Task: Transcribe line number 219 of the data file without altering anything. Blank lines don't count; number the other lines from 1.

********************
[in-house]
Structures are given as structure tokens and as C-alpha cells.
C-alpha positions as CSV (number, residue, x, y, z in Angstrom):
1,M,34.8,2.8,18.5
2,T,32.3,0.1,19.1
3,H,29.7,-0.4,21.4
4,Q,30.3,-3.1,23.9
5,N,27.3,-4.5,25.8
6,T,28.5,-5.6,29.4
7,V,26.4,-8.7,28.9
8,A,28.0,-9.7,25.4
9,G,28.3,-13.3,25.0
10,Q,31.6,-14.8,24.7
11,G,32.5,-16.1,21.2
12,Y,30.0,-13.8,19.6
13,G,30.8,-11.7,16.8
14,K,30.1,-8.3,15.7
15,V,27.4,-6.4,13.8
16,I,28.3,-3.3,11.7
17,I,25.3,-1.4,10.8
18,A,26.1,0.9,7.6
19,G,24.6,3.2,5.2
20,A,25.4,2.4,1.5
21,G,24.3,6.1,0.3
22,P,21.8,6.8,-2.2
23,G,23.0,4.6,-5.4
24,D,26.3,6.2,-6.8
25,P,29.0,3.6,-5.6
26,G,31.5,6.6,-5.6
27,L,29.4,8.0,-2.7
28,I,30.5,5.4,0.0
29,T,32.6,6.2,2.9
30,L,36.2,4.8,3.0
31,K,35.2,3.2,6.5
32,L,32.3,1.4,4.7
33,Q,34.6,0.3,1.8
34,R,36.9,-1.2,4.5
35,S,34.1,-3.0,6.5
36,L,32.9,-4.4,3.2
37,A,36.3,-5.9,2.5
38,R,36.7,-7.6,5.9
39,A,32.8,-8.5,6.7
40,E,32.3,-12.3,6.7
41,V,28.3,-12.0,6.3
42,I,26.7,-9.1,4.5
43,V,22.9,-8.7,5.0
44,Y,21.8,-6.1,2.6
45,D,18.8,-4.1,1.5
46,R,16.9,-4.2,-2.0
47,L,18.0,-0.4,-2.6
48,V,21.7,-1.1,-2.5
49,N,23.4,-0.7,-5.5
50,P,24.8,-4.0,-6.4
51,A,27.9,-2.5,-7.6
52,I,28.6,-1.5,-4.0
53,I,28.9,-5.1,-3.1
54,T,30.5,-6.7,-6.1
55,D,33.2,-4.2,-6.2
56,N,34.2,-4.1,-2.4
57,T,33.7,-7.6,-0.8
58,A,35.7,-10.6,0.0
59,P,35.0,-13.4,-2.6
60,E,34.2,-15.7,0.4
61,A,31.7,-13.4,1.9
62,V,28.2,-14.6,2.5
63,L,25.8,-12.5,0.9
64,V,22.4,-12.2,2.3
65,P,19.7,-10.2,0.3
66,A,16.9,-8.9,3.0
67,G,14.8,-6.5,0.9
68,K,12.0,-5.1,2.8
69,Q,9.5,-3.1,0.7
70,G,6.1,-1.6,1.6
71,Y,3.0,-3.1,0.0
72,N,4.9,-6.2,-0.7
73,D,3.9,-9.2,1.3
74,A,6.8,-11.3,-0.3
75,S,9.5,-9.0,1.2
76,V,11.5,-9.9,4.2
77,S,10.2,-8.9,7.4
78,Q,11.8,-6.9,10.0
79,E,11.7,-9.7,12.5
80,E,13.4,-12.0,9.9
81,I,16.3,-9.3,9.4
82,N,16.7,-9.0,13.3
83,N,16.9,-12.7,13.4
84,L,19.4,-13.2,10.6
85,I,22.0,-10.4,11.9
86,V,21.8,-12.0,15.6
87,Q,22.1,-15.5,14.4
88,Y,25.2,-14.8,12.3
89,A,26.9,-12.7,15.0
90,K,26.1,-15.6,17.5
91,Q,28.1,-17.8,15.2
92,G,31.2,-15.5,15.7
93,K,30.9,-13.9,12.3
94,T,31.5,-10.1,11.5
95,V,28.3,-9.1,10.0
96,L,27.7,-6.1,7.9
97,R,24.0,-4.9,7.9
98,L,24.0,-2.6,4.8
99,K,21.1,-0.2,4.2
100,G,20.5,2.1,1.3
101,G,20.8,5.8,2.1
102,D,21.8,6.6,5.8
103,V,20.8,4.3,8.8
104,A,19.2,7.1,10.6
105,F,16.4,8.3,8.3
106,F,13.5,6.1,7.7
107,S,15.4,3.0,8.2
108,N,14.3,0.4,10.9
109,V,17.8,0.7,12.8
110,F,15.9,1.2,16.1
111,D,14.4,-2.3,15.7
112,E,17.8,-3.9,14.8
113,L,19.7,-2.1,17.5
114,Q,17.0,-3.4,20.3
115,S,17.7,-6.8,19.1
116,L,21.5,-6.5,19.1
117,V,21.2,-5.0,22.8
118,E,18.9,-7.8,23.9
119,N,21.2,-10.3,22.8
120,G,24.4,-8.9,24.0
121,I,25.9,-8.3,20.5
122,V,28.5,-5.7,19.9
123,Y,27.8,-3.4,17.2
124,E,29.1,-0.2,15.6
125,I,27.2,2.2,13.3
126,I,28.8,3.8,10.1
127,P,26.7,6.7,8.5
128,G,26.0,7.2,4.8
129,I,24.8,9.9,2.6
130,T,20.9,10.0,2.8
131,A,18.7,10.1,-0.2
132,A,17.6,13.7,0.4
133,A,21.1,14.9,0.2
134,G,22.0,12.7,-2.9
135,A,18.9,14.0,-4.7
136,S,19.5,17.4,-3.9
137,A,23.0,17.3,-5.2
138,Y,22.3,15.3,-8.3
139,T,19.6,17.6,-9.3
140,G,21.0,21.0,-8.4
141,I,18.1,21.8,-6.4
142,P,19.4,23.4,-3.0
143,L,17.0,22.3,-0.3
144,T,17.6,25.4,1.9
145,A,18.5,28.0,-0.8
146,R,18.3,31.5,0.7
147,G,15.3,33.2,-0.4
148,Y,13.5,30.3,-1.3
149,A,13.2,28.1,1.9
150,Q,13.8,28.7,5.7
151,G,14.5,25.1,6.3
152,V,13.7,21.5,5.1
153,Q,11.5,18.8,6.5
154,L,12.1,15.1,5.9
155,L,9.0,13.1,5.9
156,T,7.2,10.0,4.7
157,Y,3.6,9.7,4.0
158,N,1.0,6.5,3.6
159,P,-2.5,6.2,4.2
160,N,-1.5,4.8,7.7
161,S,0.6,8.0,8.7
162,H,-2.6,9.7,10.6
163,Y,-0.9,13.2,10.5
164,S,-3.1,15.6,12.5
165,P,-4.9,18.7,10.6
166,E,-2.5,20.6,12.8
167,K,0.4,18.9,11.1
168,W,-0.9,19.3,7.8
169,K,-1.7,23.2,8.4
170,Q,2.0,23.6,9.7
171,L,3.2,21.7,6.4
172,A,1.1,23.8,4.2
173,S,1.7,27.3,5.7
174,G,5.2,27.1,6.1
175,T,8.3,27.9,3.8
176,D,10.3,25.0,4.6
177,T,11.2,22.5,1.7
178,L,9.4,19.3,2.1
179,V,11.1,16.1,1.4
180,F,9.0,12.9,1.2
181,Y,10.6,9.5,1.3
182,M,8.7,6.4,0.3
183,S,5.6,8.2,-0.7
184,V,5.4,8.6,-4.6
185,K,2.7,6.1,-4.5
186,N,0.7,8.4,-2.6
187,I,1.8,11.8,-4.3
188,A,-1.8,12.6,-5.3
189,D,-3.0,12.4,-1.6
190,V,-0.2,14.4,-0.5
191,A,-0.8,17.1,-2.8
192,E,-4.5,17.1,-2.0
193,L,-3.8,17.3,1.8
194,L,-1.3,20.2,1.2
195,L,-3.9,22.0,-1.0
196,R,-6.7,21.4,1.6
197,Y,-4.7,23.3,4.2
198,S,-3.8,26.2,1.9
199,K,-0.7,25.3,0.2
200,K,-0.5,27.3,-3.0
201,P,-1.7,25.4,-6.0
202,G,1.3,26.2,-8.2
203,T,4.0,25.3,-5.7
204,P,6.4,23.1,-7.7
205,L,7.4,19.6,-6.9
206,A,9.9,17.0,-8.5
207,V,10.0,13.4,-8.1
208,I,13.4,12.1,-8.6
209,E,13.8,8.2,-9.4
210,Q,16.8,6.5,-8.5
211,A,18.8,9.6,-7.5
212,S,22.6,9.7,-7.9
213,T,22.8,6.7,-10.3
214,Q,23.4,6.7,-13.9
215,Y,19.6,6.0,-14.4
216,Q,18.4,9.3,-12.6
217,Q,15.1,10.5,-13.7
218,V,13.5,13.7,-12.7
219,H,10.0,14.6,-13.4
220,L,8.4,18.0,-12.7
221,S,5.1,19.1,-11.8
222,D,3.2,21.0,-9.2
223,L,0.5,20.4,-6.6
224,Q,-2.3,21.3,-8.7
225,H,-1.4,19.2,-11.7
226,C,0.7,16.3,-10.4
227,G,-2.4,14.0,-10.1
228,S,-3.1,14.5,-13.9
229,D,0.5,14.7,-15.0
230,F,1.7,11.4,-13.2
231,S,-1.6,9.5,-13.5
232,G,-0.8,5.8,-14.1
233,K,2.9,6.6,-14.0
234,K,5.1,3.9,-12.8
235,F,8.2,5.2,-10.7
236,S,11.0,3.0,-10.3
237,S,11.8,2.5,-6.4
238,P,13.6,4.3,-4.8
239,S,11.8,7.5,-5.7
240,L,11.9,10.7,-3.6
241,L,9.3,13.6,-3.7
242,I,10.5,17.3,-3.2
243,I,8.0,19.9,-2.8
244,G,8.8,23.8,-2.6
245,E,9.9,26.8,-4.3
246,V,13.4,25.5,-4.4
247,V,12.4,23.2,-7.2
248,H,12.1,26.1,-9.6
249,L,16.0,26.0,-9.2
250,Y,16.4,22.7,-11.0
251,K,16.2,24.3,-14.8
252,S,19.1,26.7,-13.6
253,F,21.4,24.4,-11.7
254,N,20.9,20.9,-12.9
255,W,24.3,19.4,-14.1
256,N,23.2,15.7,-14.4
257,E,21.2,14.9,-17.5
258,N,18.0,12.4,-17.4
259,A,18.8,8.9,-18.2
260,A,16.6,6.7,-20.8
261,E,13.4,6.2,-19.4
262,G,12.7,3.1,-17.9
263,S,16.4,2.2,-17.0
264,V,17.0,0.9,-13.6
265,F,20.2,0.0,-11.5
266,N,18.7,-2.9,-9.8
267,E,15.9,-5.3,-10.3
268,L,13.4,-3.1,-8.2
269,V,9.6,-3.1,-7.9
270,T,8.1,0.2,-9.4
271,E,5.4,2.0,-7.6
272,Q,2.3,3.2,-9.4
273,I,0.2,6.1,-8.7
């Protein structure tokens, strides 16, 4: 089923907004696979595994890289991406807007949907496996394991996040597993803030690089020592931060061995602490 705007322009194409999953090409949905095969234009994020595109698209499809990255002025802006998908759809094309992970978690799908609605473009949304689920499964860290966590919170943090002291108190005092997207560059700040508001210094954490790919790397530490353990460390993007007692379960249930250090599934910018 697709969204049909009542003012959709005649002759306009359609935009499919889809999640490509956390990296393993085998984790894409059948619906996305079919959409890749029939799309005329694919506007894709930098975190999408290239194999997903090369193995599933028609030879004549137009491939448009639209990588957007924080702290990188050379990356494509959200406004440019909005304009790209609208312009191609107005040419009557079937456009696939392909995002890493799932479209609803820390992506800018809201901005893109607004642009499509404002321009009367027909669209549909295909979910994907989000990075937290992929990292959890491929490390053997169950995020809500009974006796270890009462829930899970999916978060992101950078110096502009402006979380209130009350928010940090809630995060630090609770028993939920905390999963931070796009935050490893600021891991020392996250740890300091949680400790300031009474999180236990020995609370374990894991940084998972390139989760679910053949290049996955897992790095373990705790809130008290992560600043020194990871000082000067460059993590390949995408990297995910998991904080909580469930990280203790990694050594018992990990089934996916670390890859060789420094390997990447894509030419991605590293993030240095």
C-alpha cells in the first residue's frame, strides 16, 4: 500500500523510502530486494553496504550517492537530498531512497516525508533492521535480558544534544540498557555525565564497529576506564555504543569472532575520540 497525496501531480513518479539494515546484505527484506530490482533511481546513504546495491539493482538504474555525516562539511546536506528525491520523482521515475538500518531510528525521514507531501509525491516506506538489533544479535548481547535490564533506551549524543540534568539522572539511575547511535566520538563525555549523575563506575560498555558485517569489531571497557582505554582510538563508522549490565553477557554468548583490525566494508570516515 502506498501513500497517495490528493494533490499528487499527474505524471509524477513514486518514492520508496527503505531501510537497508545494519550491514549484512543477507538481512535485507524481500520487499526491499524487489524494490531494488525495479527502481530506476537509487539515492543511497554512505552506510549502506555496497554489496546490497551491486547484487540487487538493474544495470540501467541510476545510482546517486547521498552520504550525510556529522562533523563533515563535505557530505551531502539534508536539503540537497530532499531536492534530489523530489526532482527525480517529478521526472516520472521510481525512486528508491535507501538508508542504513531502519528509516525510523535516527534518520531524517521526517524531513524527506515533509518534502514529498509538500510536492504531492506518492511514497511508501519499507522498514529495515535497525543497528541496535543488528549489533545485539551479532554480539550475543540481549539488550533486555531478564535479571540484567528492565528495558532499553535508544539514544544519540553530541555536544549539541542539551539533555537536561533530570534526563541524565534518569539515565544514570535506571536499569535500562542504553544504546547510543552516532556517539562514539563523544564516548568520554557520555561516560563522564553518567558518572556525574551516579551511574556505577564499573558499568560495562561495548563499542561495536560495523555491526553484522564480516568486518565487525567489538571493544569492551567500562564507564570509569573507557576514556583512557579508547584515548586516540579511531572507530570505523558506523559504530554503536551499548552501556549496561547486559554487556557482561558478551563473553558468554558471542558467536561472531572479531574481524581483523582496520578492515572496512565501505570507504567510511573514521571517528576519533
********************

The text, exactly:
216,Q,18.4,9.3,-12.6